Figure 6-25. Preferred Geometry for Radiography of Curved Surfaces.
Focal spot size.
The ideal would be to have a pin point source of radiation. Though microfocus tubes approach it, in actual practice this
is impossible, and radiation sources have finite dimensions. The actual focal spot size in an X-ray tube is the projected
area being bombarded by electrons from the heated filament; in gamma radiography, it is the radioactive pellet. To
reduce the apparent size, the X-ray target is positioned at some small angle, and from the position of the X-ray film the
area appears as the projection of this focal spot on the film plane. This projection is referred to as the effective focal
spot. Focal spot sizes must increase with increasing kilovoltage rating to prevent the melting of the target material.
Radiation is being emitted from the entire area of the effective focal spot. These various radiation are projected at
different angles through the test object and spread the image of a sharp edge over a finite distance on the film.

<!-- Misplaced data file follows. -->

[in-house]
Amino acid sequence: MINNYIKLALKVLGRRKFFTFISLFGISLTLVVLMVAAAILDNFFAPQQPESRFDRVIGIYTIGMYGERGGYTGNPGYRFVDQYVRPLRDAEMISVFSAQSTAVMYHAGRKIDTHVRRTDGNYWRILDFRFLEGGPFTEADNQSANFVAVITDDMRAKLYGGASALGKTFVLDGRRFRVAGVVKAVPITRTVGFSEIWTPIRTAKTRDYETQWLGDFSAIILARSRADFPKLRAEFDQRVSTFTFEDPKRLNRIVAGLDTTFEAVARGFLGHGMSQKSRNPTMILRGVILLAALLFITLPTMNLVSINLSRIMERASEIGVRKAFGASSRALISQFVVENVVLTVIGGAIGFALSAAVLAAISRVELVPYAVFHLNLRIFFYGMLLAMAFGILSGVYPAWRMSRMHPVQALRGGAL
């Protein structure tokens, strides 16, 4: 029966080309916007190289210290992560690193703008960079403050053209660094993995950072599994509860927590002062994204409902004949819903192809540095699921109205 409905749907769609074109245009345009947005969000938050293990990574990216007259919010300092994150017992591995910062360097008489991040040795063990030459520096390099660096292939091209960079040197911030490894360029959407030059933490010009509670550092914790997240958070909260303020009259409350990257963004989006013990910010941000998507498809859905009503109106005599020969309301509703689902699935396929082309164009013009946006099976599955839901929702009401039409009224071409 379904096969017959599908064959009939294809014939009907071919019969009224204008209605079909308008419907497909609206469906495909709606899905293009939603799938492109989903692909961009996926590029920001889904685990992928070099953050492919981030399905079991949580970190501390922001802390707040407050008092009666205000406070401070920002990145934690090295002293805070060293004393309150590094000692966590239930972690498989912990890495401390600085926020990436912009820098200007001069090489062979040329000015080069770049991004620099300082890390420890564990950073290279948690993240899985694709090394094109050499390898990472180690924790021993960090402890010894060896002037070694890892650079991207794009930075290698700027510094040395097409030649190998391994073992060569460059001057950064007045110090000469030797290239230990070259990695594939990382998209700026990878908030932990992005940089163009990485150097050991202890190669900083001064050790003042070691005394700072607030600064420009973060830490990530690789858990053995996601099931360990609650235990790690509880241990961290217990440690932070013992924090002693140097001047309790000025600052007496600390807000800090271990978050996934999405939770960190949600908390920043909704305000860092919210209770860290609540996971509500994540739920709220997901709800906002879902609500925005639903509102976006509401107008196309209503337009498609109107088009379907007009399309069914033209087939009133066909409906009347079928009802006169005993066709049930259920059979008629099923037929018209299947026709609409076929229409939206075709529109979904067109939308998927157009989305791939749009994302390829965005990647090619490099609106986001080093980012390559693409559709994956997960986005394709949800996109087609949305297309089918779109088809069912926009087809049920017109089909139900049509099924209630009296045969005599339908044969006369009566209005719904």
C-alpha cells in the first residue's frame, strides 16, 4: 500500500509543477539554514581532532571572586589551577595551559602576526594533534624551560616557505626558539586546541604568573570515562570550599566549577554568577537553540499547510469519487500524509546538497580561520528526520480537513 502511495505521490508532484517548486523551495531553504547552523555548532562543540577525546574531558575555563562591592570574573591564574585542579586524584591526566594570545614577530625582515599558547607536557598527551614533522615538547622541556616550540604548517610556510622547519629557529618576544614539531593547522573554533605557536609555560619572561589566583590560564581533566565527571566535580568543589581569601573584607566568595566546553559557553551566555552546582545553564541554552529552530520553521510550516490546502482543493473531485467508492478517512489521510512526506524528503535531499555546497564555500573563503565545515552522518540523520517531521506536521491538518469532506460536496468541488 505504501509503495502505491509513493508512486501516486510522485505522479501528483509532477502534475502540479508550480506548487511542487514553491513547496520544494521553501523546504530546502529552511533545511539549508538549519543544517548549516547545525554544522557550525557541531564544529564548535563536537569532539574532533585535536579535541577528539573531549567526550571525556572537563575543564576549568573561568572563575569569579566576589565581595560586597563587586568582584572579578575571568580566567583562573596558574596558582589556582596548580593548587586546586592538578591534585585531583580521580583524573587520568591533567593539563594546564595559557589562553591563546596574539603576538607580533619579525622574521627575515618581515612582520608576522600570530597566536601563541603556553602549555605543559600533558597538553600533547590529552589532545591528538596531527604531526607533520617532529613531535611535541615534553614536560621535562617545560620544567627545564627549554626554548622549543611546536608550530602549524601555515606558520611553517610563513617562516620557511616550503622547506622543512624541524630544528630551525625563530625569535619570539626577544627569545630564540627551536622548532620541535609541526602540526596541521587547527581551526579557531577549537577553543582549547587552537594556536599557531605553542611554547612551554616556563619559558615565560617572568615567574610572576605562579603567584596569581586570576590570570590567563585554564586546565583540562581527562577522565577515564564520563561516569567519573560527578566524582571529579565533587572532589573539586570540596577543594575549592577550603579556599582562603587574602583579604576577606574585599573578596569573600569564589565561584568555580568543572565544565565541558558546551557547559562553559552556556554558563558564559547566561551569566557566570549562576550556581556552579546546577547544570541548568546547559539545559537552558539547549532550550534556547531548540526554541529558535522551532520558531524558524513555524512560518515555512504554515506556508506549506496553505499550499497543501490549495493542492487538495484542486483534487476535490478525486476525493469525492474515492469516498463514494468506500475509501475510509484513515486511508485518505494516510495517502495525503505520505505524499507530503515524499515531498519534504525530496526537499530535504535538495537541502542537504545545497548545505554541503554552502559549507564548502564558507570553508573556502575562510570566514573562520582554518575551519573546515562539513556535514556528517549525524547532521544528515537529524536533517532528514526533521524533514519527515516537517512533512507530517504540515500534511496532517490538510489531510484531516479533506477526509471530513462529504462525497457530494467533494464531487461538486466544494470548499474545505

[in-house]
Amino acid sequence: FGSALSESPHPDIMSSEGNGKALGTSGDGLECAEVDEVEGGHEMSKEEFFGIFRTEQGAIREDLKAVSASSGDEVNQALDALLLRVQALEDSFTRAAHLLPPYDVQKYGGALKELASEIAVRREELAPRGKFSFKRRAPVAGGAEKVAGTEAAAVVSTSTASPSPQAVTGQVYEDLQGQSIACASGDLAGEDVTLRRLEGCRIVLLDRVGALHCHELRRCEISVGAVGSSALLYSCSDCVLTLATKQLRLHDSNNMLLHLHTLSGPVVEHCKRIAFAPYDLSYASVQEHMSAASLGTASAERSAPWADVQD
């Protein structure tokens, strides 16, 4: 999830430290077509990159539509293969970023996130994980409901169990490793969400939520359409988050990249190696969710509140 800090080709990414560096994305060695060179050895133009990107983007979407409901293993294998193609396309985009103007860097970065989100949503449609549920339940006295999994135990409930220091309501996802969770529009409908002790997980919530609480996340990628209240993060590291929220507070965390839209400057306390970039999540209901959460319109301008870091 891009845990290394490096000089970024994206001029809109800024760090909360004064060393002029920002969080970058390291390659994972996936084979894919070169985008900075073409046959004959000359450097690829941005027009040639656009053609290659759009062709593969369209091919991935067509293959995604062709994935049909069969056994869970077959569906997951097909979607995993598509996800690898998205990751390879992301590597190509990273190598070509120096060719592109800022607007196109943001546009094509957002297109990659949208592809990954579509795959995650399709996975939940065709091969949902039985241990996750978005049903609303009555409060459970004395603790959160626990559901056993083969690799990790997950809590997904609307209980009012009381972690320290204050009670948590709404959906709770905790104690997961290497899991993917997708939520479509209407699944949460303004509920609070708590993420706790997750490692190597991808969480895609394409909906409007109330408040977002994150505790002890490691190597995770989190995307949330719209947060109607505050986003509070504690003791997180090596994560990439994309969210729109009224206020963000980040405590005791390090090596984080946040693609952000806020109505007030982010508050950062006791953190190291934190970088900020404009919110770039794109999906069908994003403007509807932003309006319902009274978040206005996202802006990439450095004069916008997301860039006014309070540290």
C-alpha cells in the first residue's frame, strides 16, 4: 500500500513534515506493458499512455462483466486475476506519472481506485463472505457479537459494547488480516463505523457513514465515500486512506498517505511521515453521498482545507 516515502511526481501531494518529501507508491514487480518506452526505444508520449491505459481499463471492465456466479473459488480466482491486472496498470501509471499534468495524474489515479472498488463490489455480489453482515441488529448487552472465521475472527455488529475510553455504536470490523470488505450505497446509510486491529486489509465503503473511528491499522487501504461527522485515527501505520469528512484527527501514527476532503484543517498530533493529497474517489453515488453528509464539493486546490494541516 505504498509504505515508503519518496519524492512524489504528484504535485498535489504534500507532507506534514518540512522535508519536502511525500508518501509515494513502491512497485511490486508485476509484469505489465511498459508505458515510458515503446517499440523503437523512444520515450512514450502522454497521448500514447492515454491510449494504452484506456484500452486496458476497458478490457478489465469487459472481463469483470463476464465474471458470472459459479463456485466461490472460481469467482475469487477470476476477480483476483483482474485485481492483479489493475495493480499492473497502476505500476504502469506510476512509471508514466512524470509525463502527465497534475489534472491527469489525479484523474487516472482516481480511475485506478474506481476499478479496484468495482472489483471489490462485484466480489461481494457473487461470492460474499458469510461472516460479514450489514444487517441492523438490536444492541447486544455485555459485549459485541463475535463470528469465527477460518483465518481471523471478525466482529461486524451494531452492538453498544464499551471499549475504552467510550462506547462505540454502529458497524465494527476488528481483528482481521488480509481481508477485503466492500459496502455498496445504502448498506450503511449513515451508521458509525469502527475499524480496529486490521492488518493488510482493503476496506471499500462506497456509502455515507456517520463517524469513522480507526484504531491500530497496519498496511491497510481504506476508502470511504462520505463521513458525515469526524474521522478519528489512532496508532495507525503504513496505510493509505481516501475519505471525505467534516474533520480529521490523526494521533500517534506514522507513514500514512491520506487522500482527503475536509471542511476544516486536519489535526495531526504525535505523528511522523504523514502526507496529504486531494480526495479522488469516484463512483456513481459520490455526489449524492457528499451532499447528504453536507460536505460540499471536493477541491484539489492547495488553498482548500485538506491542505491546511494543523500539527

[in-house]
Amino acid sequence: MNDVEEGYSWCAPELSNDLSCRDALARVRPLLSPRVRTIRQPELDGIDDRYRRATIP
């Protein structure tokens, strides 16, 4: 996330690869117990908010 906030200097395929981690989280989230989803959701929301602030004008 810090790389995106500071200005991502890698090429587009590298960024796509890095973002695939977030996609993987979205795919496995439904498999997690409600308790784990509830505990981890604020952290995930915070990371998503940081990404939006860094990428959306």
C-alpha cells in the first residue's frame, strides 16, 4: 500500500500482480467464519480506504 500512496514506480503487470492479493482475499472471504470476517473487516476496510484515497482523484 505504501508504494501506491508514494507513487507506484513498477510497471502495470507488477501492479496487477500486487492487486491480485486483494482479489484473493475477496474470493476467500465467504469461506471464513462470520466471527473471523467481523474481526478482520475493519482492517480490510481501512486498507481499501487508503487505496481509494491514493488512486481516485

Examples of the formation of shadow projections are shown Figure 6-23. What has been said about focal spot size in
X-ray tubes also applies to gamma radiography where the pellet of radioactive material functions as the focal spot. The
relatively large size of the pellets accounts for the inferior definition obtained with gamma radiographs.
Source To Film Distance.
The sharpest image would be formed by having a source-to-film distance (SFD) so great that the rays would be parallel
at the film plane (see Figure 6-23). However, since radiation intensity or quantity is diminished in relationship to the
inverse square of the distance, the radiation quantity available to expose the film would be very small, and exposure
times would become impractical. Therefore, in the production of the radiographic image, economics and practicability
must be considered. It is recommended that the longest practical SFD be used for critical exposures to improve image
sharpness. If the source to film distance is changed, the following formula can be used to correct the exposure.
Because an increase in distance causes a decrease in beam intensity as explained in the next paragraph, only the
intensity is changed. Do not change the kilovoltage when correcting for SFD changes.